As predicted, it snowed overnight. The town was simply very wet when I woke this morning, but the Fells were covered with a much heavier blanket of snow.
In between the rain there were squalls of sleet. I tried unsuccessfully to capture them on camera. In the end I made a little video. I hope it works in the blog.
Alf went out on a reconnaiscence mission and, at 1.0 pm we set off to walk to the Keswick Museum. The River Greta was running very high.
To our disappointment, the complete set of lion's teeth mentioned in Sue's guide book were nowhere on display at the Museum. The attendants had no knowledge of the teeth. The Museum, however, had quite a lot else of interest.
It really was an amazing piece of work. The local examples are all from hornfels - a layer of sediment formed only on Skiddaw slate compressed on top of granite in geological movement some 399 million years ago. They are hard to find, and need to be of particular size and thickness to get the sound required.
This one was built by the Richardson family in the early 19th century and played for Queen Victoria in 1848.
The earliest reference to the musical stones was in the late 18th century when Peter Crosthwaite, a local collector and eccentric, found six stones and spent six months collecting 5 more. This original set is also on display at the museum.
There are quite good collections of birds eggs, butterflies, insects, moths, stone implements and minerals.
There is also a cabinet of Robert Southey memorabilia, including a pair of his shoes. These are collectable because of Southey's poem Reflections on an old pair of shoes. which begins:
Thin and worn out! alas, my poor old Shoes!
My old companions! fellow-travellers
In many an up-hill, down-hill, dirty road!
Gone past all patching! gone beyond the reach
Of cobler, shoe apothecary's skill,
Or graduate master of the gentle craft.
I was interested in his favourite books, which included T.S. Eliot's Selected Poems.
A macrame hanging by Betty Tasker pays tribute to the Everest climb.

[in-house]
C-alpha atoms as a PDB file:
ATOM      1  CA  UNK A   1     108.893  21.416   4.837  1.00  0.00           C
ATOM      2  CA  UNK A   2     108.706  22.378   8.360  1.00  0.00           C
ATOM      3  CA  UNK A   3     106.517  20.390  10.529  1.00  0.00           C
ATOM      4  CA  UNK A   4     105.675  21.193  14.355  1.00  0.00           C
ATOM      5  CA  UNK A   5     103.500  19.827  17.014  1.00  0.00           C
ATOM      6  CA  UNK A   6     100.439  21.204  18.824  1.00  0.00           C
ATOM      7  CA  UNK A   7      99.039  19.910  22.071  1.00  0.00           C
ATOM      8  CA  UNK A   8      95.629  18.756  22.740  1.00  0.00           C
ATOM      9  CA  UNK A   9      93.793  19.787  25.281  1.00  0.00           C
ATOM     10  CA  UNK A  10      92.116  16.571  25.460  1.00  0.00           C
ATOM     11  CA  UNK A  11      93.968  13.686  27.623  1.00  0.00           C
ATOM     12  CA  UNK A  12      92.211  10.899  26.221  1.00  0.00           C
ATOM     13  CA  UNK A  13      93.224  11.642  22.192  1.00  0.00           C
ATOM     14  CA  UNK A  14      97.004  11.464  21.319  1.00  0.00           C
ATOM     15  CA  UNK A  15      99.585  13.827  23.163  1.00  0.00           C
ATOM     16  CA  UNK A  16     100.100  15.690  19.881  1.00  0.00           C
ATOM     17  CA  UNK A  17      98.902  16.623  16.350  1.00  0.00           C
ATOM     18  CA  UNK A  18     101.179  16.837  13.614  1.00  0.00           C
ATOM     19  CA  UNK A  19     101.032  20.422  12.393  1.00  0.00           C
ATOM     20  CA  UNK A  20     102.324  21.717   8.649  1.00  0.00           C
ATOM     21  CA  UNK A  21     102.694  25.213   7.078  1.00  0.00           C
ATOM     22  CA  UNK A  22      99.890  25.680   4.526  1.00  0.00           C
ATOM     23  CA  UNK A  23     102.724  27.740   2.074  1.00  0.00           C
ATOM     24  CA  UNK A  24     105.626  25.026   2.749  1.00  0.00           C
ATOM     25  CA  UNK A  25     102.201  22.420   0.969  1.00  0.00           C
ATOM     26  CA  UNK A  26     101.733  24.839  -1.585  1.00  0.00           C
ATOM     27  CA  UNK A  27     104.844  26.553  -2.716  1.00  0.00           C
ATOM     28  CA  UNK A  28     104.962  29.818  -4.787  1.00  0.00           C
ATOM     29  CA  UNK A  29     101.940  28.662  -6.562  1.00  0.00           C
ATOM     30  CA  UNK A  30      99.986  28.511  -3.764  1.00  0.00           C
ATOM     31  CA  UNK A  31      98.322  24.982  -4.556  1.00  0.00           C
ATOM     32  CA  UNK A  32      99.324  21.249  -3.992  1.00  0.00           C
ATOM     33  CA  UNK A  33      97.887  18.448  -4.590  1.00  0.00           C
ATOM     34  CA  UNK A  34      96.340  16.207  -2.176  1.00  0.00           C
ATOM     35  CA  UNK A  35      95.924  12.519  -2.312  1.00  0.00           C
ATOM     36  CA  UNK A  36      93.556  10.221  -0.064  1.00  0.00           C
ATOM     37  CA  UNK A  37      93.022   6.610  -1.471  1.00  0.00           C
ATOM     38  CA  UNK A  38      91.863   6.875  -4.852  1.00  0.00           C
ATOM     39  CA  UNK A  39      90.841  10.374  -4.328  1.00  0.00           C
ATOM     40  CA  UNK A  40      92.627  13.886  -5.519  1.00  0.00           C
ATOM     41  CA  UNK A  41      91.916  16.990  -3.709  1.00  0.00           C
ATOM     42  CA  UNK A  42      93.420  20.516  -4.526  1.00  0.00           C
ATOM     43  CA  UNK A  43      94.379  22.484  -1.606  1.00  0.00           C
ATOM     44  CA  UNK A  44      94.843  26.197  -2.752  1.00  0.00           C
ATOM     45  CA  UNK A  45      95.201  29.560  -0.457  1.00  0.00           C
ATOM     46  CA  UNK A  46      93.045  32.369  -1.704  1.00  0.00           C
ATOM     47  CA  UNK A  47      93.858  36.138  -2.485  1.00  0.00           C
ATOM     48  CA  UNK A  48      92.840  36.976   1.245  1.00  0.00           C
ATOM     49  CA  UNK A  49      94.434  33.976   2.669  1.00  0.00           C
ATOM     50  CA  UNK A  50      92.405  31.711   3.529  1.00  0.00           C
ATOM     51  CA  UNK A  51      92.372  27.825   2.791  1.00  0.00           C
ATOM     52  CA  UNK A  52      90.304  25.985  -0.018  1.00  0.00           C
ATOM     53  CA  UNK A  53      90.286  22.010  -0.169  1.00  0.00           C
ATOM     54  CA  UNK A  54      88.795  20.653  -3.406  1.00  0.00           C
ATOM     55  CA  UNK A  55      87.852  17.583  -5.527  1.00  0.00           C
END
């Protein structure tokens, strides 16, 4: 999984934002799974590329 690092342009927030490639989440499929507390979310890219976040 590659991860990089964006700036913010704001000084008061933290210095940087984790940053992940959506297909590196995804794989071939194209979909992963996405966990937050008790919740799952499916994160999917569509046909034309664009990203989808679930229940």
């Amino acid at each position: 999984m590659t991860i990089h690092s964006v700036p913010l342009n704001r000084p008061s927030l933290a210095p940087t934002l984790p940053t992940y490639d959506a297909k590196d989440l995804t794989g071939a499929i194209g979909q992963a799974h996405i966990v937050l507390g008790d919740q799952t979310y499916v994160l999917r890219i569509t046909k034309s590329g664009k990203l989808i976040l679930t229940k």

The display includes an artificial rock, strung with a rope and cards. Visitors can open the cards and research the answers. Quite a good exercise for visiting school children.
I was less impressed by the snow-suit draped over a non-functioning heater, representing, presumably, Tasker's body in the snow.
There is a magnificent pennyfarthing hanging from the ceiling.
A carved wooden box invites you to open with care and prepare for a surprise.
Inside was a mummified cat.
There was also an item of Ruskin lace.
The current special exhibition at the Museum is a tribute to George and Ashley Abrahams, pioneering climbers and photographers of climbing from 1890. The exhibition features some of their photographs and some contemporary ones by Henry Iddon of 2016 climbers, using the same camera.historical photographs of Keswick. Some are fantastic, including a collection of climbing photos.
I photographed only a couple with reflections and angles that should guarantee they are not reproducible.
I really loved this photograph of a Fellsman carrying his sheep.
The exhibition is well worth a look if you are in the vicinity.
We paid our own tribute to the Abrahams brothers by taking advantage of the photo opportunity presented by the exhibition. Christine and Eddie really missed out on a photo opportunity
From the Museum we walked back into Lake Street to the Skiddaw Hotel for a 3pm lunch. It is very pleasant sitting in their atrium watching the passing parade of people rugged up in wet weather gear.
Back at the apartment the rain continues and the Fells come into view and recede. There is still a fair covering of snow but it is gradually being washed away.
The forecast for tomorrow has been amended from rain to the sun appearing from behind the clouds and a maximum of 8C for our last day in the Lakes District.